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YWCA CVA to Participate in Demin Day

Denim Day is April 24, 2019

Join YWCA of Central Virginia as we honor Sexual Assault Awareness Month by participating in Denim Day and wearing jeans to make a statement against rape and sexual violence. Have your entire offices wear denim to help us bring awareness to sexual assault and violence, and don’t forget to take a photo and tag it #SAAMCVA #SAAM!

You may opt to make a $5 donation or a $10 donation to purchase a t-shirt to wear on Denim Day with your jeans. All proceeds go to support the YWCA of Central Virginia’s programs including our Sexual Assault Response Program. If you pay by check or cash when you pick up your shirt, your cost is only $10. If you prefer to use a Credit Card, there is a small fee added to the cost of the shirt to cover the processing charges. Donations and t-shirts may be purchased through the Eventbrite ticketing link provided (this includes the option to reserve a shirt to be paid by cash or check upon pick up).


What is Denim Day?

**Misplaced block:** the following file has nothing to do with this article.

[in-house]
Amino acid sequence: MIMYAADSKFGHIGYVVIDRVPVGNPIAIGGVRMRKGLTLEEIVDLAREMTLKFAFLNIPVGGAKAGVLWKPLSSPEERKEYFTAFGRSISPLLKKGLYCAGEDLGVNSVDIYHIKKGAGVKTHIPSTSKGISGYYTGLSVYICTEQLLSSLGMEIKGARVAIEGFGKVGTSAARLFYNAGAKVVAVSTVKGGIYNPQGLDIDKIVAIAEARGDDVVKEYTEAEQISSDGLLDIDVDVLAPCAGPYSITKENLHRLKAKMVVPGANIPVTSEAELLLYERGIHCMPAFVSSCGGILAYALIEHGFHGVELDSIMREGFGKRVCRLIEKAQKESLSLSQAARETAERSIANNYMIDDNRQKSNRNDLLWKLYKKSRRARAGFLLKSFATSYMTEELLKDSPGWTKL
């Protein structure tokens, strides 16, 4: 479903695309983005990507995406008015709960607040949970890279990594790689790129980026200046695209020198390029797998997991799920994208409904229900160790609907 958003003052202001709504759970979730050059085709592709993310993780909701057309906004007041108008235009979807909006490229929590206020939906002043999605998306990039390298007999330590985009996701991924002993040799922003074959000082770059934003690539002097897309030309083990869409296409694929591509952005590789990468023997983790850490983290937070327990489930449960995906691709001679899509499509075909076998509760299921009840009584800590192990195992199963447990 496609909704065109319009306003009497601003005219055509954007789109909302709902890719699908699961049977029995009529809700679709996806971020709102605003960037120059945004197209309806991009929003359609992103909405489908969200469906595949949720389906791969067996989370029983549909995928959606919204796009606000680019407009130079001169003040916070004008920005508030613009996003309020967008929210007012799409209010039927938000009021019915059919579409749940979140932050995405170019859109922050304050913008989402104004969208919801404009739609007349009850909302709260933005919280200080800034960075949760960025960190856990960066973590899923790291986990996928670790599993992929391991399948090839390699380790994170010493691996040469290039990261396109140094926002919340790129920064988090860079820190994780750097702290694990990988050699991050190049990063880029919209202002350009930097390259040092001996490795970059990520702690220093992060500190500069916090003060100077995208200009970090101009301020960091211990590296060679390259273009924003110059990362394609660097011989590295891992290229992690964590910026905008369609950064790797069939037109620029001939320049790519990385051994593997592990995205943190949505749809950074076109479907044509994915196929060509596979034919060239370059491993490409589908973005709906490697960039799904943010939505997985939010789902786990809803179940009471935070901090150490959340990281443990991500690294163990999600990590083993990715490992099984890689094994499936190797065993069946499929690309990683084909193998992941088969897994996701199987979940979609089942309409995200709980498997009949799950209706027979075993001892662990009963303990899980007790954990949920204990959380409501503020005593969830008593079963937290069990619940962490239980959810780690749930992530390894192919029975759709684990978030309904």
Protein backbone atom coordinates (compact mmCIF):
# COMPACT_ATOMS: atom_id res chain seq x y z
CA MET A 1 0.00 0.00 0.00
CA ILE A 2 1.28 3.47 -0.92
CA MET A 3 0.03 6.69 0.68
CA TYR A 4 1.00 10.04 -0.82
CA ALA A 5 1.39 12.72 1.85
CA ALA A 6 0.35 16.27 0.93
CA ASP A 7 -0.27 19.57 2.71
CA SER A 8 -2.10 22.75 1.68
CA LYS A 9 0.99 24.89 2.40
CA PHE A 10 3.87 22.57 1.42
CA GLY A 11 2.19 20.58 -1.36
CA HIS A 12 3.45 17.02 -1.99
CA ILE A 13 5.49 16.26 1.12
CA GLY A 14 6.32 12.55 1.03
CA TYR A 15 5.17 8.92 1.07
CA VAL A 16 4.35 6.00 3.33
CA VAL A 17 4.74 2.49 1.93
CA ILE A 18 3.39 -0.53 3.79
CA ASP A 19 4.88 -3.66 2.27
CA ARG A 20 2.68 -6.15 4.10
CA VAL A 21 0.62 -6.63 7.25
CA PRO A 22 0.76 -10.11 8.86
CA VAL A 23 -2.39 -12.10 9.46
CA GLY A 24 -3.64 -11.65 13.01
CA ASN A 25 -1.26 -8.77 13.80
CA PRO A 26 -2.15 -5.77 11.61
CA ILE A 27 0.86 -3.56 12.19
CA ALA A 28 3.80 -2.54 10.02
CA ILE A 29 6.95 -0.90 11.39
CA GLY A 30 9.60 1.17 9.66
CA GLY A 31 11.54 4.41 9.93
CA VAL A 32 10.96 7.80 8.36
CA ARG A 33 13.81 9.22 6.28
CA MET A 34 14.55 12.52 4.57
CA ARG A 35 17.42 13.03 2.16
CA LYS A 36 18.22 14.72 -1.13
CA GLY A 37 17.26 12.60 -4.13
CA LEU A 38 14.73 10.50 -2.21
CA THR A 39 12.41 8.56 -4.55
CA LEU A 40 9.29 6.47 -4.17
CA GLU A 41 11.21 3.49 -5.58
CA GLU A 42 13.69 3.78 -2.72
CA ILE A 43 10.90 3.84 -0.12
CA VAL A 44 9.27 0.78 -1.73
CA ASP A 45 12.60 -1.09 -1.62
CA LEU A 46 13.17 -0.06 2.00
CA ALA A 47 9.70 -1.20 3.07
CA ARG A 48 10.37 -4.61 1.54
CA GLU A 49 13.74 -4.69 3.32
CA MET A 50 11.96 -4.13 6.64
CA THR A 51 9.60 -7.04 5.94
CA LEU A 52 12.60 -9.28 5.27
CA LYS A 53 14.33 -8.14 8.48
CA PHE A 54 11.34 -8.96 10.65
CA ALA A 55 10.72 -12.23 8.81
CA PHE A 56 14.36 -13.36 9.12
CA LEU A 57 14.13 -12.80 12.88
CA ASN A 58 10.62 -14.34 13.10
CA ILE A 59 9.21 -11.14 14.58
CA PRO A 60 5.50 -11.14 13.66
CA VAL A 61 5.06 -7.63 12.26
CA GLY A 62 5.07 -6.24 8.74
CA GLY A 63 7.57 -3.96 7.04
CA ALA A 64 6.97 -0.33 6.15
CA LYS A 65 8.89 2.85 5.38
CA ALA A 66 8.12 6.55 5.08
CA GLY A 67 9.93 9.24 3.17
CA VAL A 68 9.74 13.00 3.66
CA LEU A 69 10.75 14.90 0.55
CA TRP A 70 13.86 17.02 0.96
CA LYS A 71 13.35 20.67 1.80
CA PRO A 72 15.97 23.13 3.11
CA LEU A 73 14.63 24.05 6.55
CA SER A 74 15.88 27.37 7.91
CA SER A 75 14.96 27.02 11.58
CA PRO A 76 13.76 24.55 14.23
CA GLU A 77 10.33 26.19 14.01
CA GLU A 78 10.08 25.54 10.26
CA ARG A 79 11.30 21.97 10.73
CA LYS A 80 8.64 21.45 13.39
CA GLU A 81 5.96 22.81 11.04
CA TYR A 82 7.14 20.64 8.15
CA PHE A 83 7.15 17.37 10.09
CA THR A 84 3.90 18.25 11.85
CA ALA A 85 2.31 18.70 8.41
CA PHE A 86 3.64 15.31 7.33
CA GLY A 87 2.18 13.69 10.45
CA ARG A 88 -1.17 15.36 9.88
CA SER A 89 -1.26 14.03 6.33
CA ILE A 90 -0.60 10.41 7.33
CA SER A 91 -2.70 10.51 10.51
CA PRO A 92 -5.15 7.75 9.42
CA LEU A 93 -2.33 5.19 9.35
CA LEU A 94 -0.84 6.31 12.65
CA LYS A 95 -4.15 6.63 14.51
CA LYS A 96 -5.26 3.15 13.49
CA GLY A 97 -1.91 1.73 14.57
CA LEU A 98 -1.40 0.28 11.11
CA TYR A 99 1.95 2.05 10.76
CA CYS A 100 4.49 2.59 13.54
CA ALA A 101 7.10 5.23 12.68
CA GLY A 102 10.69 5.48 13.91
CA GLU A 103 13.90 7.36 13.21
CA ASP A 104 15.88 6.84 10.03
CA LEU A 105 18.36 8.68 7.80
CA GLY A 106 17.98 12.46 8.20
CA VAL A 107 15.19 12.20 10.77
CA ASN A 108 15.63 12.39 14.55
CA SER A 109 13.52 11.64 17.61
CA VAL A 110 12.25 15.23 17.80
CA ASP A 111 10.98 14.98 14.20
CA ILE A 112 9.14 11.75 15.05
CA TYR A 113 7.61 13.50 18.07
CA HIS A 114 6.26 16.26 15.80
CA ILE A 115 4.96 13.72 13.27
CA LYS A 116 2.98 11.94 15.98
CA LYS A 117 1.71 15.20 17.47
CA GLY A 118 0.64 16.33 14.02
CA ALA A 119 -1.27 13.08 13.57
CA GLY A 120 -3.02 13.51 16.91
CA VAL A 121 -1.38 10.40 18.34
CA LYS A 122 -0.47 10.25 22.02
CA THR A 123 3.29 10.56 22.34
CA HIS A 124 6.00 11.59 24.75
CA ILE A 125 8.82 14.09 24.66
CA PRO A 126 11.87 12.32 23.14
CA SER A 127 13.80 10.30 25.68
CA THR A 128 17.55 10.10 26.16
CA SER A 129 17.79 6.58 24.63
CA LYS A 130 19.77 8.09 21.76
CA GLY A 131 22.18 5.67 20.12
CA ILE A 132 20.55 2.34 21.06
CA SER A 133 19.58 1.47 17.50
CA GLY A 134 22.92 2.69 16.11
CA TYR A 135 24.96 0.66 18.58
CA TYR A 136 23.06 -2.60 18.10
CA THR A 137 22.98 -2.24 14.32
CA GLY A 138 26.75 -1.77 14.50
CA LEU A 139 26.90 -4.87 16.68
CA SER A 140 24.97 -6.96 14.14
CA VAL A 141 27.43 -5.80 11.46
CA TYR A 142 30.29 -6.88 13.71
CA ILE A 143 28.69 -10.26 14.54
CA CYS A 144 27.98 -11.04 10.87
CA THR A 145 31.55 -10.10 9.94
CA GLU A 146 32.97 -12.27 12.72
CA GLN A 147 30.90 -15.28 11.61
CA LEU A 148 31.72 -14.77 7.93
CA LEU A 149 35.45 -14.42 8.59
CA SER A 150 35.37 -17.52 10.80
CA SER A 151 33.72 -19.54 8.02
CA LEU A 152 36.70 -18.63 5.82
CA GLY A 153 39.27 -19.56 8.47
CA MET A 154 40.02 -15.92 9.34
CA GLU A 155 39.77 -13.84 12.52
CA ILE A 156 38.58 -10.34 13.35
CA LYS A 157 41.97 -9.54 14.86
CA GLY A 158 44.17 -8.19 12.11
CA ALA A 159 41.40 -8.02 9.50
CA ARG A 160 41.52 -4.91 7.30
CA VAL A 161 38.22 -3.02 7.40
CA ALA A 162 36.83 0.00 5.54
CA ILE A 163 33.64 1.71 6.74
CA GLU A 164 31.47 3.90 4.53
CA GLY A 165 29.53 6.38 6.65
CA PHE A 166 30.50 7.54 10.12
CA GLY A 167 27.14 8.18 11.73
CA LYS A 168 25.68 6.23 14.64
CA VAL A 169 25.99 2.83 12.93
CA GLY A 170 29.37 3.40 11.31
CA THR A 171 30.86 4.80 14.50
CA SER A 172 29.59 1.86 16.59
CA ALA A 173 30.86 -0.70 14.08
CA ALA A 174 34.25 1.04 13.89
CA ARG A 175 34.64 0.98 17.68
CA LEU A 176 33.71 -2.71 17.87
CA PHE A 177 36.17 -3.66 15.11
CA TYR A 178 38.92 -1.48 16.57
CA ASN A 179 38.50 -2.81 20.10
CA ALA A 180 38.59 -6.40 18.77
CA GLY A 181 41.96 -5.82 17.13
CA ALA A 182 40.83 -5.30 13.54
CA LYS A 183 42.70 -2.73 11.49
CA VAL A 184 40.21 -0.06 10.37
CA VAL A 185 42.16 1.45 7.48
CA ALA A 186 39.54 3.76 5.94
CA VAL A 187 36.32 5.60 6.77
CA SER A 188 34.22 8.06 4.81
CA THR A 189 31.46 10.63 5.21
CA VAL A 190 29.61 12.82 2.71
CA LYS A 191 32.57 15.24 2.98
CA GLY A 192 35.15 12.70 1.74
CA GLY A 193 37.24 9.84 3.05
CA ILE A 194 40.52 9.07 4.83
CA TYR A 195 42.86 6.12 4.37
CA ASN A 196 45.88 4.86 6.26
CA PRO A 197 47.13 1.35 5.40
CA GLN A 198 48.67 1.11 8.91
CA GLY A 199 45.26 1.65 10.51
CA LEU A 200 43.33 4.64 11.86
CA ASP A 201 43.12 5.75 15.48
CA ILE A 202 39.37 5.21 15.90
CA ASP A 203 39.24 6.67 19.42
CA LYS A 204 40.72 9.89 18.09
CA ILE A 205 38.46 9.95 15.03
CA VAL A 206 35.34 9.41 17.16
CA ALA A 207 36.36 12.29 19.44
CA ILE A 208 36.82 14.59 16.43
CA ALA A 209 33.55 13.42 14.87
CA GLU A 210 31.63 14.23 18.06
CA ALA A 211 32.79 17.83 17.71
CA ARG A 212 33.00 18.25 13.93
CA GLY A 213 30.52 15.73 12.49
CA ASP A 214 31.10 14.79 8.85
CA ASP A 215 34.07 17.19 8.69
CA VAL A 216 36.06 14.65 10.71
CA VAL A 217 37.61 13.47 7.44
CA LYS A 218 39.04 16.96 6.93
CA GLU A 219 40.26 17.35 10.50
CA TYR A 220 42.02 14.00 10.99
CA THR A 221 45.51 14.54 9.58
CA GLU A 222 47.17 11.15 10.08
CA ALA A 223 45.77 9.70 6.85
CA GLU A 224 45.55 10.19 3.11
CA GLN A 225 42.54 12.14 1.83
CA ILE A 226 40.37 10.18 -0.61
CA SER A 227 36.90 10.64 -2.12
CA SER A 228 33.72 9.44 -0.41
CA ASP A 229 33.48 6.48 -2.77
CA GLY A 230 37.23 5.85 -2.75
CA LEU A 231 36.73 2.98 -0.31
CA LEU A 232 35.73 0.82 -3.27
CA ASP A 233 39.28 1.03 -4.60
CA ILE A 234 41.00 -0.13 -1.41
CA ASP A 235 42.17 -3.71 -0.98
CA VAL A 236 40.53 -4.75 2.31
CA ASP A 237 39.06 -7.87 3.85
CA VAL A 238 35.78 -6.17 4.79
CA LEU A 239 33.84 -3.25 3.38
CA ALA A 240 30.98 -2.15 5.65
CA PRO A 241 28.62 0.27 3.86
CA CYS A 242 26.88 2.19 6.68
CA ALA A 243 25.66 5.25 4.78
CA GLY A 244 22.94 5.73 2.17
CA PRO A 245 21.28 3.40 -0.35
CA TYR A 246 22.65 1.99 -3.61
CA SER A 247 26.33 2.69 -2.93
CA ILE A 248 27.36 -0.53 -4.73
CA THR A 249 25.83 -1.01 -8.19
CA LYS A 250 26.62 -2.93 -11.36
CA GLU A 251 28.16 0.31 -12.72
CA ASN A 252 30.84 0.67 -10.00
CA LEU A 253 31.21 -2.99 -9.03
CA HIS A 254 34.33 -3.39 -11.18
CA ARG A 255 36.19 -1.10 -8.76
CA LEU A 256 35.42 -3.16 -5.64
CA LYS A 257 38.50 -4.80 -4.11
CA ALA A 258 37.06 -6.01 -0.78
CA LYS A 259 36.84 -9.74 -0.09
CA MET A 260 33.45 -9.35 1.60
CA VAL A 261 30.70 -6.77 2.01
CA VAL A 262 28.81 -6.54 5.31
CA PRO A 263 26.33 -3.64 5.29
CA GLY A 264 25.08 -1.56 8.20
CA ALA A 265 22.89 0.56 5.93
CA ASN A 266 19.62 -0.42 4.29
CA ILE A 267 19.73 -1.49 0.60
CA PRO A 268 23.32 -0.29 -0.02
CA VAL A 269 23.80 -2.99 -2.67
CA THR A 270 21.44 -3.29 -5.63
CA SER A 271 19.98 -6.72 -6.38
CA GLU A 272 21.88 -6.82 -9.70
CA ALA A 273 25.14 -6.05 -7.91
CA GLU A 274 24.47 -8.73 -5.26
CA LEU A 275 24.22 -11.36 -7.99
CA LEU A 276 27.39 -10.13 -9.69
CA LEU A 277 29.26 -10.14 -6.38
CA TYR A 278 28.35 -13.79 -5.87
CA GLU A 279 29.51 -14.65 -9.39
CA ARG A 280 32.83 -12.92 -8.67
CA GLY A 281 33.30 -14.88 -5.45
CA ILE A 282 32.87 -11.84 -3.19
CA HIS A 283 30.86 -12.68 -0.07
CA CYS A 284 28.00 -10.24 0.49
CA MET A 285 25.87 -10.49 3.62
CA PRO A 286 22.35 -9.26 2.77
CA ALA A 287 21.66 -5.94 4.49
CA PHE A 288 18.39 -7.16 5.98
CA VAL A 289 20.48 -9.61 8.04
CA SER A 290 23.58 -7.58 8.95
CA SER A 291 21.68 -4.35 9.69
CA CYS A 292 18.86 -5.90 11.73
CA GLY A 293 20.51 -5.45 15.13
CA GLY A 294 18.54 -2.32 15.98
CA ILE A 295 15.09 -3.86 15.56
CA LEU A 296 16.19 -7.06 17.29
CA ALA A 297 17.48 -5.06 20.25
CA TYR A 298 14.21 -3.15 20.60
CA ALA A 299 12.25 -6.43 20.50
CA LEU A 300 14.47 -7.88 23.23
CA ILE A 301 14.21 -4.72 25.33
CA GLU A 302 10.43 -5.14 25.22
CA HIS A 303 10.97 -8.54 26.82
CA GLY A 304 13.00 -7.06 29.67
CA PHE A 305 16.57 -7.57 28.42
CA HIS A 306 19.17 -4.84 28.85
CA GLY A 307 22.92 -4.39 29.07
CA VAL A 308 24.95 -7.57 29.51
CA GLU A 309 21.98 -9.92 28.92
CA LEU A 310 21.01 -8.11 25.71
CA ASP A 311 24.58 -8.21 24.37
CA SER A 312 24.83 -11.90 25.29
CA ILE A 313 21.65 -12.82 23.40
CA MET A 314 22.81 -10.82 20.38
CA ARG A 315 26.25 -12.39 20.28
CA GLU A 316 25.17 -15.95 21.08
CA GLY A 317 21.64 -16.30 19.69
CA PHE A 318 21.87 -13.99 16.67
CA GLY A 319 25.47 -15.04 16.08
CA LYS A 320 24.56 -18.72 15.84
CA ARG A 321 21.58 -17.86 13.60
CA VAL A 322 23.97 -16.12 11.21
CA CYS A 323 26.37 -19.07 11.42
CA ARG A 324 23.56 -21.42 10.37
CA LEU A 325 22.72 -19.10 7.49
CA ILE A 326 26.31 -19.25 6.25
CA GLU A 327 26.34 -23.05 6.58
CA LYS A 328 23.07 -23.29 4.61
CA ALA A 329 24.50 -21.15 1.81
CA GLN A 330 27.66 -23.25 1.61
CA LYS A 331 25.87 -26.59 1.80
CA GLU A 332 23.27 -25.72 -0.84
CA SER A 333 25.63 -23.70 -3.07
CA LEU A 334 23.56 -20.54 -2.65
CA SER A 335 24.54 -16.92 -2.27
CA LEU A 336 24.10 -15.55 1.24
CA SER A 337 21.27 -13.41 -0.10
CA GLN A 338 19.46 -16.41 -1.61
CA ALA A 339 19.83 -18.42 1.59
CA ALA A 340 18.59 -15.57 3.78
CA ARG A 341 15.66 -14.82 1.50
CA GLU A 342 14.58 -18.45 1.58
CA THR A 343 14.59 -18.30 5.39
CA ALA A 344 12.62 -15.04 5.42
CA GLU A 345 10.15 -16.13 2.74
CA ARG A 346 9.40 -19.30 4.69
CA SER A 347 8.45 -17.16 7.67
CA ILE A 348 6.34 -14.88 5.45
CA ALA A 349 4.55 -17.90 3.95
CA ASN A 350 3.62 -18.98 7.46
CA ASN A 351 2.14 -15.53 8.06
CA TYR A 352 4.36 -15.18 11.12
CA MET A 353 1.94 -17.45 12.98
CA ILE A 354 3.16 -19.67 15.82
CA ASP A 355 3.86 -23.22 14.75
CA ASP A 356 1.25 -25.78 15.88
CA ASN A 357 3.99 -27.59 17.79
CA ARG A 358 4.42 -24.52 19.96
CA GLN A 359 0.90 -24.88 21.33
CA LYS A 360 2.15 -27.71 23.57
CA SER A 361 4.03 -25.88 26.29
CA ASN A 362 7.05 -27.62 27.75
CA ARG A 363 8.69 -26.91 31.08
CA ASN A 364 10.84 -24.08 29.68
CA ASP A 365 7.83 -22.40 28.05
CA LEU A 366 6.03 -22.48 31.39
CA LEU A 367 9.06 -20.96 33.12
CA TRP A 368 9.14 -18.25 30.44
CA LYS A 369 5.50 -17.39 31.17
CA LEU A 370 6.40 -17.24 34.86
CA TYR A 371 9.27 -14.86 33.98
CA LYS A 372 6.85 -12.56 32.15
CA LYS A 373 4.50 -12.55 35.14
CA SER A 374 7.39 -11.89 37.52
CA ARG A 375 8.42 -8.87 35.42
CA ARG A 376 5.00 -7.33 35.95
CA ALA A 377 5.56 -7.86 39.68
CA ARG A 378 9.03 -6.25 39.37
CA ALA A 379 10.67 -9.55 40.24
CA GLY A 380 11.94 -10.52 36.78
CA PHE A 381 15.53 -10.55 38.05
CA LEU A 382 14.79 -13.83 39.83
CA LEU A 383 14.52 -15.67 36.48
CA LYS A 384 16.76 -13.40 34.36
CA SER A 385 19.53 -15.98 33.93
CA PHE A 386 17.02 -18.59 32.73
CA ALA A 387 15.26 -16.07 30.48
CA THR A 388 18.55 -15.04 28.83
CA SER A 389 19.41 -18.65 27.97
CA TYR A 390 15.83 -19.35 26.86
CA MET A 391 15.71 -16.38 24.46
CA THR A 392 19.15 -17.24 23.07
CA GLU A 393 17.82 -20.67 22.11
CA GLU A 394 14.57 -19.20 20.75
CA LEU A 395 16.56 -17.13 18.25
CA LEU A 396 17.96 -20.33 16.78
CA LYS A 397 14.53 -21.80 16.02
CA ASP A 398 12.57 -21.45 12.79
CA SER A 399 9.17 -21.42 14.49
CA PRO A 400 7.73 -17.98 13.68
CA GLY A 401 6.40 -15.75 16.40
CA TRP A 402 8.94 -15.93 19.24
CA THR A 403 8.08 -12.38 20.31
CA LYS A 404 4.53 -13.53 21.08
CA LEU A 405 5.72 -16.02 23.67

• For the past 20 years, Peace Over Violence has run its Denim Day campaign on a Wednesday in April in honor of Sexual Assault Awareness Month. The campaign began after a ruling by the Italian Supreme Court where a rape conviction was overturned because the justices felt that since the victim was wearing tight jeans she must have helped the person who raped her remove her jeans, thereby implying consent. The following day, the women in the Italian Parliament came to work wearing jeans in solidarity with the victim. Peace Over Violence developed the Denim Day campaign in response to this case and the activism surrounding it. Since then, wearing jeans on Denim Day has become a symbol of protest against erroneous and destructive attitudes about sexual harassment, abuse, assault, and rape. In this sexual violence prevention and education campaign, we ask community members, elected officials, businesses and students to make a social statement with their fashion statement by wearing jeans on this day as a visible means of protest against the misconceptions that surround sexual violence.